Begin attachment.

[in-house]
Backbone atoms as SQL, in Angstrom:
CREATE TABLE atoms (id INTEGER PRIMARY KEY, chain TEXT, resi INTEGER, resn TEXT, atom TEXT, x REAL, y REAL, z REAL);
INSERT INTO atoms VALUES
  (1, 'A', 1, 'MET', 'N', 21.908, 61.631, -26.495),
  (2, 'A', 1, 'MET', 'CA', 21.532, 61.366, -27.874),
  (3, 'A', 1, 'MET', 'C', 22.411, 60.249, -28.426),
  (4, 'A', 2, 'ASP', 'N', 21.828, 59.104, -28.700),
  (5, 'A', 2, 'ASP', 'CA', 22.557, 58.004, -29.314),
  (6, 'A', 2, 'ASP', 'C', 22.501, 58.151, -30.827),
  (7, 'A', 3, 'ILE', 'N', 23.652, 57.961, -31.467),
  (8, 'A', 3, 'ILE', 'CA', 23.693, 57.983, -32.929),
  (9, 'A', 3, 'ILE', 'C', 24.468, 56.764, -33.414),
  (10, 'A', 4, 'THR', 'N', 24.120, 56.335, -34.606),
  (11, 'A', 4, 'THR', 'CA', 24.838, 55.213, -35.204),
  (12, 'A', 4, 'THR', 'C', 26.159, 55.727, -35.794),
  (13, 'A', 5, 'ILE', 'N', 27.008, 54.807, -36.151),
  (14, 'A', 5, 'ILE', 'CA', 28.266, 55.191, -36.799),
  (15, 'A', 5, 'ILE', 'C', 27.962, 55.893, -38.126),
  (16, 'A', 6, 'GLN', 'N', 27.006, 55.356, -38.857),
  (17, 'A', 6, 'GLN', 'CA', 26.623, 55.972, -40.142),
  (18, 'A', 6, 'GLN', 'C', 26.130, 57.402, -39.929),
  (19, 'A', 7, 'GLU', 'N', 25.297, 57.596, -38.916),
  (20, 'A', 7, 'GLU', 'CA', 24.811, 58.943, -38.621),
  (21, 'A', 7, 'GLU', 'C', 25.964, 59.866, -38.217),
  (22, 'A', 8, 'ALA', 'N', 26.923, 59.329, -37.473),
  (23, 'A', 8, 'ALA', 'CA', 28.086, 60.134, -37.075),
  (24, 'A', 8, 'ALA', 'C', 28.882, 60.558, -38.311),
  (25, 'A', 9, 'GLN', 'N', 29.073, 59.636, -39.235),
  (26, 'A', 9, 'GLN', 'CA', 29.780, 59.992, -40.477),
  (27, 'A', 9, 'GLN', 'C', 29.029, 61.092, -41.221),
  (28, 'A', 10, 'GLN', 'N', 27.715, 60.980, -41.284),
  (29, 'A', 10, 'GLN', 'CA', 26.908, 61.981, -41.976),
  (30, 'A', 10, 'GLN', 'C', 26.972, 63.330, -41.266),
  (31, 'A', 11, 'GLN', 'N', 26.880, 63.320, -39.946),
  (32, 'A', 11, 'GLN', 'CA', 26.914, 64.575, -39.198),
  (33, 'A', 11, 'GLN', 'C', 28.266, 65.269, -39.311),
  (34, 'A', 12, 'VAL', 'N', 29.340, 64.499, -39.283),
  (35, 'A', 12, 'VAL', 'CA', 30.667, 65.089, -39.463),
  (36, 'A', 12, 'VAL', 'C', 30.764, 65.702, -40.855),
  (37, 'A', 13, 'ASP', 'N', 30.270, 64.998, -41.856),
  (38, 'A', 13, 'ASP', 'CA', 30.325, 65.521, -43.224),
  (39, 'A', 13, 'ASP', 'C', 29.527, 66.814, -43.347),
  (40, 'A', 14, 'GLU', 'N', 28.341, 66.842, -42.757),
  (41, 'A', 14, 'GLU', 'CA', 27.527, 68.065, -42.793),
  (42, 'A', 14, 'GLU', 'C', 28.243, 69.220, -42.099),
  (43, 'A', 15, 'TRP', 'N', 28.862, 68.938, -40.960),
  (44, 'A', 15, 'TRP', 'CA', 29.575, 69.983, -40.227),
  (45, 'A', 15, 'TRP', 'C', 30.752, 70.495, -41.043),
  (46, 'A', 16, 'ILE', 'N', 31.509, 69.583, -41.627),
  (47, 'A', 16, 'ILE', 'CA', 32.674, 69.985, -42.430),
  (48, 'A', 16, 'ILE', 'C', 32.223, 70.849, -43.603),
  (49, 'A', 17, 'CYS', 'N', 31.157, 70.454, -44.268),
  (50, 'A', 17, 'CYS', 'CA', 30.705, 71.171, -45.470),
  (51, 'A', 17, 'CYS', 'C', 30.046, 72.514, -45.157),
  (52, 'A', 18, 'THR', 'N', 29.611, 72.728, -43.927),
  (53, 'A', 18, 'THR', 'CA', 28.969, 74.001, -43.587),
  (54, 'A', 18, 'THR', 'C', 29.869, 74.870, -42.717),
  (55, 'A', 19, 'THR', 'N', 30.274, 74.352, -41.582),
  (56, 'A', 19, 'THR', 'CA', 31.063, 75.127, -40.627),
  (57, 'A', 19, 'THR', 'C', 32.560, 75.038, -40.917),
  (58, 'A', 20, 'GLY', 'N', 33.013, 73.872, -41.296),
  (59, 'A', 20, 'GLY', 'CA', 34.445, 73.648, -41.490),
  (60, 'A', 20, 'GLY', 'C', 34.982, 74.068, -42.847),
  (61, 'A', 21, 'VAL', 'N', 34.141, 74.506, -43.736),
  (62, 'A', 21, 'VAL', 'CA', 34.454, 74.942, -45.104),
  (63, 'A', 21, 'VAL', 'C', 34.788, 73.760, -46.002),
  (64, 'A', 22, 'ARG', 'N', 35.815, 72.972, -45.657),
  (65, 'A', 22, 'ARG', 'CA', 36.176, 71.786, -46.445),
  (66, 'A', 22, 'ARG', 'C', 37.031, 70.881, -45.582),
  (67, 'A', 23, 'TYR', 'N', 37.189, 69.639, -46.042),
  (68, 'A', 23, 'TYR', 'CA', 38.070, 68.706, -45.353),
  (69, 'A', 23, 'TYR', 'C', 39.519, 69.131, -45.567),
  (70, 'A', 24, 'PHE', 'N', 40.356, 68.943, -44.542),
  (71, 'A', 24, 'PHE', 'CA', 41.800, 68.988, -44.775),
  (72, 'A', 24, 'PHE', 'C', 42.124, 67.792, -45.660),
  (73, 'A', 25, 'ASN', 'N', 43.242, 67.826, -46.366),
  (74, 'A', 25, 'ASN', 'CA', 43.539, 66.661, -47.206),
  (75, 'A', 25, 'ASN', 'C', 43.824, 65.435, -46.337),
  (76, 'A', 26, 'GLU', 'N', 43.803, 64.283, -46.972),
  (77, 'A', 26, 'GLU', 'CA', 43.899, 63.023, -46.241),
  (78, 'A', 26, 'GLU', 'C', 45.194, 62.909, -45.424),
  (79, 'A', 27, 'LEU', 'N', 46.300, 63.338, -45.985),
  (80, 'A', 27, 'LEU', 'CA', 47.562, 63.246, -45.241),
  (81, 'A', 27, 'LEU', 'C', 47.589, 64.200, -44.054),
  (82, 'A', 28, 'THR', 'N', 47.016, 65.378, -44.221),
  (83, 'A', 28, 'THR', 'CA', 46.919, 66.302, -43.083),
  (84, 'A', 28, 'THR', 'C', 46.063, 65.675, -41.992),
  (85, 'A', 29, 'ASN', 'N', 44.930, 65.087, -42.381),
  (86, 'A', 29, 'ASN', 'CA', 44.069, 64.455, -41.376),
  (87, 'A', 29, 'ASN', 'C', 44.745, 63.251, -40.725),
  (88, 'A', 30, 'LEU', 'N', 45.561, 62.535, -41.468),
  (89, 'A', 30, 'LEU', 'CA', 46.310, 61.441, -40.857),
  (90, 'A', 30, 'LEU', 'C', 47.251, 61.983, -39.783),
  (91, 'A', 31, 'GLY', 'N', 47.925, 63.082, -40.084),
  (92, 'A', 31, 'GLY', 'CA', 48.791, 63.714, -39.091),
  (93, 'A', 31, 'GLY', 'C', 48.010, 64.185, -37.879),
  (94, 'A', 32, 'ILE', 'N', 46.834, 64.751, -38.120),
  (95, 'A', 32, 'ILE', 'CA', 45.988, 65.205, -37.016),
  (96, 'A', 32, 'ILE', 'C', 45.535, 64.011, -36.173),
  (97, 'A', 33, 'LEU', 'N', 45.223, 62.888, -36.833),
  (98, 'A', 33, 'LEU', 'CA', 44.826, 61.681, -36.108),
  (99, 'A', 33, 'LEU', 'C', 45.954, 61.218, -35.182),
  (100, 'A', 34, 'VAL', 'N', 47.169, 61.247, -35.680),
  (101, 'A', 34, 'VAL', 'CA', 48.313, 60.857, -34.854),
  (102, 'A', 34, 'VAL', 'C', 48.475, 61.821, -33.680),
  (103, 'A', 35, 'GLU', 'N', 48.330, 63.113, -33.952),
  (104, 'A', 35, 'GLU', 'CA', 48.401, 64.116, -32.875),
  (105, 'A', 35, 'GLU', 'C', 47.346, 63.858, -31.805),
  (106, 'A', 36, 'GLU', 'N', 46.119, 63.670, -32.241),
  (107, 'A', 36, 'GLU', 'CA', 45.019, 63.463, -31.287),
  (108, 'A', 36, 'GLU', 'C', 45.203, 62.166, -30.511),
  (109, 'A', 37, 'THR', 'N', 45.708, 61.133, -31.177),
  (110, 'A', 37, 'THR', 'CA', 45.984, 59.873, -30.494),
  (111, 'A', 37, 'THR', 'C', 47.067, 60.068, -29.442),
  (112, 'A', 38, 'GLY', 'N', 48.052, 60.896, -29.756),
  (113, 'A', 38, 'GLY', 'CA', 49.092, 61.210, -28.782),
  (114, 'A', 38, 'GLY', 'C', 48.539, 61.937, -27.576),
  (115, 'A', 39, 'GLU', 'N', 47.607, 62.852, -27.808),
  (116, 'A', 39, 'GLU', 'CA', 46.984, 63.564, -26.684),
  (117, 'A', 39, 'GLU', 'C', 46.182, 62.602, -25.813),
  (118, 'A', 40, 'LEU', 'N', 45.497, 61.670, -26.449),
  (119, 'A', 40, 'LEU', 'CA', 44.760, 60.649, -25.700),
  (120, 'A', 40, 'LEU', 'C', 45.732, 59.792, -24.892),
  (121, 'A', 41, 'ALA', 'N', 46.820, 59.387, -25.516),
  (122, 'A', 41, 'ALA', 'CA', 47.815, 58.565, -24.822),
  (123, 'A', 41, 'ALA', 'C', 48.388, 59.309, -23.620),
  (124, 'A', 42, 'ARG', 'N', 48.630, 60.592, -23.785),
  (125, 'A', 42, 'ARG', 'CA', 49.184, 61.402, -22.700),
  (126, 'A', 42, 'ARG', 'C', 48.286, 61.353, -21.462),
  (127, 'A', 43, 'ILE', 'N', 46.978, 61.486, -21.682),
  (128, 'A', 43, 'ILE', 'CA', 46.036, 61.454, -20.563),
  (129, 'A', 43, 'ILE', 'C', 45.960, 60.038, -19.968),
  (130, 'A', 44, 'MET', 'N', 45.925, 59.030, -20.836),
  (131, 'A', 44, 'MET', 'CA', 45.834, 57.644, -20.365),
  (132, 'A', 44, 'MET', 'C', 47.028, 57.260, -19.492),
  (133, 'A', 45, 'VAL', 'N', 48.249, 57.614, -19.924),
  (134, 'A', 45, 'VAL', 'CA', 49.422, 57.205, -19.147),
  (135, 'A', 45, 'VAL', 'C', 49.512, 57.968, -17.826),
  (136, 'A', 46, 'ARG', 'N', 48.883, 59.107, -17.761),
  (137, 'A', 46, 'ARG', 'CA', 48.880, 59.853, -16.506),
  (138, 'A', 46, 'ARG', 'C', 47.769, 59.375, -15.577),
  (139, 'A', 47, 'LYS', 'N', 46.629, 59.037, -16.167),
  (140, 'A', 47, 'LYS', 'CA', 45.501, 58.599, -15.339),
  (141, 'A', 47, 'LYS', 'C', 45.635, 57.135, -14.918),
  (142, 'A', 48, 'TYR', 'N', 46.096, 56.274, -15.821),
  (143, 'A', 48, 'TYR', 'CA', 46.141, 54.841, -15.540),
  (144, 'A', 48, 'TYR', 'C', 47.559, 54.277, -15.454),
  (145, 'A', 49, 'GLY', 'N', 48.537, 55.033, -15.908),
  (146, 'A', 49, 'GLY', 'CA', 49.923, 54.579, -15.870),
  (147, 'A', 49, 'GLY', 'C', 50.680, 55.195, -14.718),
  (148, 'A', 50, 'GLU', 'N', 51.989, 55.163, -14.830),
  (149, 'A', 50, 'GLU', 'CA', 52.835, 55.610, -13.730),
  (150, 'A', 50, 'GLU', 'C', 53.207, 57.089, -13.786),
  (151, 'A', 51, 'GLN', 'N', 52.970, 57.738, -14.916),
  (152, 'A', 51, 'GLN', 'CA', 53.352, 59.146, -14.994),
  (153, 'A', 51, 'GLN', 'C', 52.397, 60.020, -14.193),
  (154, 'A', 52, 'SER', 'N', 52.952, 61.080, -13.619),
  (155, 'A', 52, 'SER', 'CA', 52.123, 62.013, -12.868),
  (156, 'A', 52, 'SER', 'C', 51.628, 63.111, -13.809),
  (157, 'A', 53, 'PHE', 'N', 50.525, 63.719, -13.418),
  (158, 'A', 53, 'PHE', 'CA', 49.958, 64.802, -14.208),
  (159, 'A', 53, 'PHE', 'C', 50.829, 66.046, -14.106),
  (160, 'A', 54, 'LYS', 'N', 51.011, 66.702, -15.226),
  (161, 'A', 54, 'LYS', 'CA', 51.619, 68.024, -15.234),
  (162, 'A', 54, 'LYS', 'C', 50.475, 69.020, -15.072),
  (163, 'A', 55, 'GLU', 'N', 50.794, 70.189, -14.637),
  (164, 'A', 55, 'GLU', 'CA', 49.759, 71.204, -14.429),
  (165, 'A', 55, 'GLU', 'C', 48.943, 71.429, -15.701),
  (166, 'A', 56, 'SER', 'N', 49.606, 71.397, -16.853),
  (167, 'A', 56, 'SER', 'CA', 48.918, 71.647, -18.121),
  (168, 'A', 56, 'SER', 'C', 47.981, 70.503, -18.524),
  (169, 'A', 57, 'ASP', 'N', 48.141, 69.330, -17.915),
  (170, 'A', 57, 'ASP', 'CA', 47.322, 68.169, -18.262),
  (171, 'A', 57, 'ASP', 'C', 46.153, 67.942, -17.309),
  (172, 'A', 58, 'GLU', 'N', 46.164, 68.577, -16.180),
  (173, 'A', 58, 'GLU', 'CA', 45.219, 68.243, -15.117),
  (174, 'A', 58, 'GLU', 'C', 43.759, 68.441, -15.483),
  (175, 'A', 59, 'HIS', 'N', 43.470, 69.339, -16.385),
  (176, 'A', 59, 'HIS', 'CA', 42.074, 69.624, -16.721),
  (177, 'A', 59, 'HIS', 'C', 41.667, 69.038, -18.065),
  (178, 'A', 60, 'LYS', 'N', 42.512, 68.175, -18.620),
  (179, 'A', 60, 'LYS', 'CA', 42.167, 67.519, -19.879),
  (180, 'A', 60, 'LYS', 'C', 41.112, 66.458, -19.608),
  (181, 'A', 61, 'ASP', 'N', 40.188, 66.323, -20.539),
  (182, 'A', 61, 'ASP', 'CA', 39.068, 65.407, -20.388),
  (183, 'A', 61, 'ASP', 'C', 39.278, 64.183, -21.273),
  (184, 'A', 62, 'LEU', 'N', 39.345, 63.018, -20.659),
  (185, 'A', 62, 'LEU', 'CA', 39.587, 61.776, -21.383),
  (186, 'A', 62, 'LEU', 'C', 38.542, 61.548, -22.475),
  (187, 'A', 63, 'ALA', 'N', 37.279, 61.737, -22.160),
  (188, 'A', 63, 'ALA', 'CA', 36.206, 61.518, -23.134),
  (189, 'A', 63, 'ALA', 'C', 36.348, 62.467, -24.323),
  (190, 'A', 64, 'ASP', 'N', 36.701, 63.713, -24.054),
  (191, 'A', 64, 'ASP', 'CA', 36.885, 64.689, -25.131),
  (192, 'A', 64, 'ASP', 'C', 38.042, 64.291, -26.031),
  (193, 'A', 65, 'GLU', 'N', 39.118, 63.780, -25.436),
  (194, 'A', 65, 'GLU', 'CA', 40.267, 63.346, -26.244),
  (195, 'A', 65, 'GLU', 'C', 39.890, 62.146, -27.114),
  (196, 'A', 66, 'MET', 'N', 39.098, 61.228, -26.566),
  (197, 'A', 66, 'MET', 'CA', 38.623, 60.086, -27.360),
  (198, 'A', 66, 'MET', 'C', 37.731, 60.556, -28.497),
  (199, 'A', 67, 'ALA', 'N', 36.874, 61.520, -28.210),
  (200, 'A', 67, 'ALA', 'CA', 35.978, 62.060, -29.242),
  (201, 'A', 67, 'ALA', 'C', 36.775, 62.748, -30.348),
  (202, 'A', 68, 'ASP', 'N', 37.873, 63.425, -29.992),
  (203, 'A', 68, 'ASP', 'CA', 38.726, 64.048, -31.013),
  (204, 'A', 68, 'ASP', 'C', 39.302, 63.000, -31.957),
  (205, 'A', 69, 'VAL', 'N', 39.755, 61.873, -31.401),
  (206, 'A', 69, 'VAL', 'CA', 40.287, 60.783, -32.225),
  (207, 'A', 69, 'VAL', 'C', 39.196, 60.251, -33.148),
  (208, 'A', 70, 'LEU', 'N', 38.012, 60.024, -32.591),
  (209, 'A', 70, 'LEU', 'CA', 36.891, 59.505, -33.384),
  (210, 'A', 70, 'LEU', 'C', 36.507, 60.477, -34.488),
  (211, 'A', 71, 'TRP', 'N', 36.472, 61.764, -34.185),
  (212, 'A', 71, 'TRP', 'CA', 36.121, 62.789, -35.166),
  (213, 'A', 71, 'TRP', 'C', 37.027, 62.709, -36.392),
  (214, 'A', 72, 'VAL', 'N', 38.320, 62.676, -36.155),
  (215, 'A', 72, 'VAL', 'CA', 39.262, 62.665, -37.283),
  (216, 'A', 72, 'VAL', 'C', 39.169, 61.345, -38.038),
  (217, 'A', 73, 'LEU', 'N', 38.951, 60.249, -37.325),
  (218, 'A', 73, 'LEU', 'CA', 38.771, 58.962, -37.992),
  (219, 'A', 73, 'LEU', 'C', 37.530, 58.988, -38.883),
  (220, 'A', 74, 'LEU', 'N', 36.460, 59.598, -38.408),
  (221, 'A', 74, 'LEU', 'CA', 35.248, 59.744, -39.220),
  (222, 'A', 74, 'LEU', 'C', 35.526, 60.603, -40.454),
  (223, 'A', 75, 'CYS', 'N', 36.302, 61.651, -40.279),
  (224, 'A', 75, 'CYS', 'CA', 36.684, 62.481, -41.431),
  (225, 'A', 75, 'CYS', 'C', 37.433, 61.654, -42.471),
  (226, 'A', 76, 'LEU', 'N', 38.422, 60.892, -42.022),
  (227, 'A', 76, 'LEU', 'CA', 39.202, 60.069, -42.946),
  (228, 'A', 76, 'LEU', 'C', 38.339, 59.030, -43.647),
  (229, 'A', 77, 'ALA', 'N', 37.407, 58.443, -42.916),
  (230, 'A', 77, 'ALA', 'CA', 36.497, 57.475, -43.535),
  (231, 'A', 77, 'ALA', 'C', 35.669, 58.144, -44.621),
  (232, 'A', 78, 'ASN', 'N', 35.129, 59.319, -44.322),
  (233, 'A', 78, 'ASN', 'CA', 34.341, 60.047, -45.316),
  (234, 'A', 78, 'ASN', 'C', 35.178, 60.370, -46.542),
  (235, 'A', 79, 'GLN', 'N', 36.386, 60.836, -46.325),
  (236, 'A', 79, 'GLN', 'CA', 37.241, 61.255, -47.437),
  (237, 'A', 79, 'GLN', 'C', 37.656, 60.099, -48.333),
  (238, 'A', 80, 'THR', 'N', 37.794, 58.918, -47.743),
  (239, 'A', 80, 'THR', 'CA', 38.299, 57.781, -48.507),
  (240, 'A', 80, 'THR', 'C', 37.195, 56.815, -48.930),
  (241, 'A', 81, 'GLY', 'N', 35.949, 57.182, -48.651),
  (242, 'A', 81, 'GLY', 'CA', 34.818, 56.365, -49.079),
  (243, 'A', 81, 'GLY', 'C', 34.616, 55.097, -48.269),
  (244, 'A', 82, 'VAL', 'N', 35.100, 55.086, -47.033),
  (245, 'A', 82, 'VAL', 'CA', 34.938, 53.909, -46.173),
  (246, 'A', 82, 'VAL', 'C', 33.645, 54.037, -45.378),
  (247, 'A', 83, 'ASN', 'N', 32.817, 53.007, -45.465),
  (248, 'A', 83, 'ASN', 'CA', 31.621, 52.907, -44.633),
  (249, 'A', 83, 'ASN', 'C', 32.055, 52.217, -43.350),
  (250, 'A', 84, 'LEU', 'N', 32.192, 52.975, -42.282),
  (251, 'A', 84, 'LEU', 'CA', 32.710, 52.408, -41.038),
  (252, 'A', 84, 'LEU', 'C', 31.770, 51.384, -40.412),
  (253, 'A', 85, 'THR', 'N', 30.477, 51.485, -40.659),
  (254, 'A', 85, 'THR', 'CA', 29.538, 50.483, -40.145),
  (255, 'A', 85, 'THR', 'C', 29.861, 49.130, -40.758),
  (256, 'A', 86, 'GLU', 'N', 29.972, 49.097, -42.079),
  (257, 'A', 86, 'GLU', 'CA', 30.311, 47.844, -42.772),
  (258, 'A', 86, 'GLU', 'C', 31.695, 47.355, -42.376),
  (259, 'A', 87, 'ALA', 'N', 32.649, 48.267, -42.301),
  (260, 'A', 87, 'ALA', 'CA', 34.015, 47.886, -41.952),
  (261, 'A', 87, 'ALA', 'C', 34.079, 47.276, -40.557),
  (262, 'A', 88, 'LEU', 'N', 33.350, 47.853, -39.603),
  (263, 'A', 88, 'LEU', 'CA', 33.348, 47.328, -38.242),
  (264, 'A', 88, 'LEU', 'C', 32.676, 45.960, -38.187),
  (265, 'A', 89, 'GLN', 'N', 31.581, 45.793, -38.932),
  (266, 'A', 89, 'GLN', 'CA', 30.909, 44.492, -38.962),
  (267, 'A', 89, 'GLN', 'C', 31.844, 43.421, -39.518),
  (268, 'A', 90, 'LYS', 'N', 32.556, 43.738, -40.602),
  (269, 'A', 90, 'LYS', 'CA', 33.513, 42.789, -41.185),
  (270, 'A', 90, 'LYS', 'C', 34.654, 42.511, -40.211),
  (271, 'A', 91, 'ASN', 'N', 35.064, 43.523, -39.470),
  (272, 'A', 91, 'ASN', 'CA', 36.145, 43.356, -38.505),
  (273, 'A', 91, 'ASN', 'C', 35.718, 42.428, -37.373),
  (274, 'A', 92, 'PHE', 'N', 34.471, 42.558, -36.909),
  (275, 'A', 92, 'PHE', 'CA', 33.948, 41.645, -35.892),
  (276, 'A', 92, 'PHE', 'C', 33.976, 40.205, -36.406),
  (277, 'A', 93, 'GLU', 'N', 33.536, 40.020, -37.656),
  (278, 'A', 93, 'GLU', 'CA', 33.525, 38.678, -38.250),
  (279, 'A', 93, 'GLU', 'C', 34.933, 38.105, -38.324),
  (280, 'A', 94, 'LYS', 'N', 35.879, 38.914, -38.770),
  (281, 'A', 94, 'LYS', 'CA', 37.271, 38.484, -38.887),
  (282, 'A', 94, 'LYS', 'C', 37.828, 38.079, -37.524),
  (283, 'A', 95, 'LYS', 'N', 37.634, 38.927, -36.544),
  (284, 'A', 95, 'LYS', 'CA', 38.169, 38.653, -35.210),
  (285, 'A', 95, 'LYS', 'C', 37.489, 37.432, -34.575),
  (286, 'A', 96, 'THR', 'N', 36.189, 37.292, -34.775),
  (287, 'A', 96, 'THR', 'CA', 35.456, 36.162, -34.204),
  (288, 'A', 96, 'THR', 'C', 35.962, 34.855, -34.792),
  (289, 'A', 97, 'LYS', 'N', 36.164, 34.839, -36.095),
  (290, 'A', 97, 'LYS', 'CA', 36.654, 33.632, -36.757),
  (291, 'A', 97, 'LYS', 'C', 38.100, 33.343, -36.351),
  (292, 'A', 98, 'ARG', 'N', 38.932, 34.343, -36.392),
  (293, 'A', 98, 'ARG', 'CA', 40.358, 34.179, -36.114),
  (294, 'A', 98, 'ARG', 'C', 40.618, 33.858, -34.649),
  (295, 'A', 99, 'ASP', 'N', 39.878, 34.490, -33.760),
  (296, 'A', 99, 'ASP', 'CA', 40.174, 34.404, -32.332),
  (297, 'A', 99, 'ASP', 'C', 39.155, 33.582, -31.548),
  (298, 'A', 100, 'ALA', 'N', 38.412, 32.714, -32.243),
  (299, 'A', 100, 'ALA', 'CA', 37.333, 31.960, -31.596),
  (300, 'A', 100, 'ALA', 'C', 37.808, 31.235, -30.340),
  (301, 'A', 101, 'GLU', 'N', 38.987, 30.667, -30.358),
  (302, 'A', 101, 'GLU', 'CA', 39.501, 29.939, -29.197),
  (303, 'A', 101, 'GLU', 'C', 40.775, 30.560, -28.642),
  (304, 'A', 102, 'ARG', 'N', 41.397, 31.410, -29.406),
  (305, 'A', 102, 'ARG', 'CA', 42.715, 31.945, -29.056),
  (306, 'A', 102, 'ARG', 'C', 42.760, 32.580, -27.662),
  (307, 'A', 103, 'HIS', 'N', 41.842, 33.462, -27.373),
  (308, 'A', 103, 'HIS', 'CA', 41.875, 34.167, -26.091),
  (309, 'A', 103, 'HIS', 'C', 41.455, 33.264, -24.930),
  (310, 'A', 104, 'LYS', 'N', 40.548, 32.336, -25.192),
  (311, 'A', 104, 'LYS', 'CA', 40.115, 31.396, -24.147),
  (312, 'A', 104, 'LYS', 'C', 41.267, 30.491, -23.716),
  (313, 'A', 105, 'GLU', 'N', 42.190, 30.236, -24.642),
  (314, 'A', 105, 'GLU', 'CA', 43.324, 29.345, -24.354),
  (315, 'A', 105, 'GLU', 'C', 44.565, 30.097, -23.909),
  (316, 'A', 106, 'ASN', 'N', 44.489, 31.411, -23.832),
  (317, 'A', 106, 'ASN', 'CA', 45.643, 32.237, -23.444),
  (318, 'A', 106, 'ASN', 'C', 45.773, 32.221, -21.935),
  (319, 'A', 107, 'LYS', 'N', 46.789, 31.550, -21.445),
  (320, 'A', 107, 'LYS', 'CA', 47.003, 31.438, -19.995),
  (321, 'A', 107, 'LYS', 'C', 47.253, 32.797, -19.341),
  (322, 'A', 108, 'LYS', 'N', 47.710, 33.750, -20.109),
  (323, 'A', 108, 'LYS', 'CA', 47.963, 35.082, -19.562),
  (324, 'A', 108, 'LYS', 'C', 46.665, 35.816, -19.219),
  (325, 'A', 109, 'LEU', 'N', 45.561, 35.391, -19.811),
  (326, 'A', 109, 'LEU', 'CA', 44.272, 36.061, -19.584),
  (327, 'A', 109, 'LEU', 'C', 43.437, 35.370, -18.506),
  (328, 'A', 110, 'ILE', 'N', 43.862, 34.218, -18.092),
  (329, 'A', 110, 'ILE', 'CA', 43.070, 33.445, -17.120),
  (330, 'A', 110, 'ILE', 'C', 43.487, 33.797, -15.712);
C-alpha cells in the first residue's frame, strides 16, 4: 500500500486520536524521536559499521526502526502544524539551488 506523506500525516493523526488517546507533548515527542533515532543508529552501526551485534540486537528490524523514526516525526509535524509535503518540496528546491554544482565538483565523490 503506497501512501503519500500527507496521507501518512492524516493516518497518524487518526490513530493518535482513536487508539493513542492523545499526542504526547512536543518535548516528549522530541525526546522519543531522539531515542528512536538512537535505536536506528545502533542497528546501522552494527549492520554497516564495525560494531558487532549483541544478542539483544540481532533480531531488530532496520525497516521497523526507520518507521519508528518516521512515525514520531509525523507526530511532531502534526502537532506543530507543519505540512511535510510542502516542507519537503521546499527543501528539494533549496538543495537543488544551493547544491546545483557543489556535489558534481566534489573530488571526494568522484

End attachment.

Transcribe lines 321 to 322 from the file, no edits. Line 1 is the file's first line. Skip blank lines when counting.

  (317, 'A', 106, 'ASN', 'CA', 45.643, 32.237, -23.444),
  (318, 'A', 106, 'ASN', 'C', 45.773, 32.221, -21.935),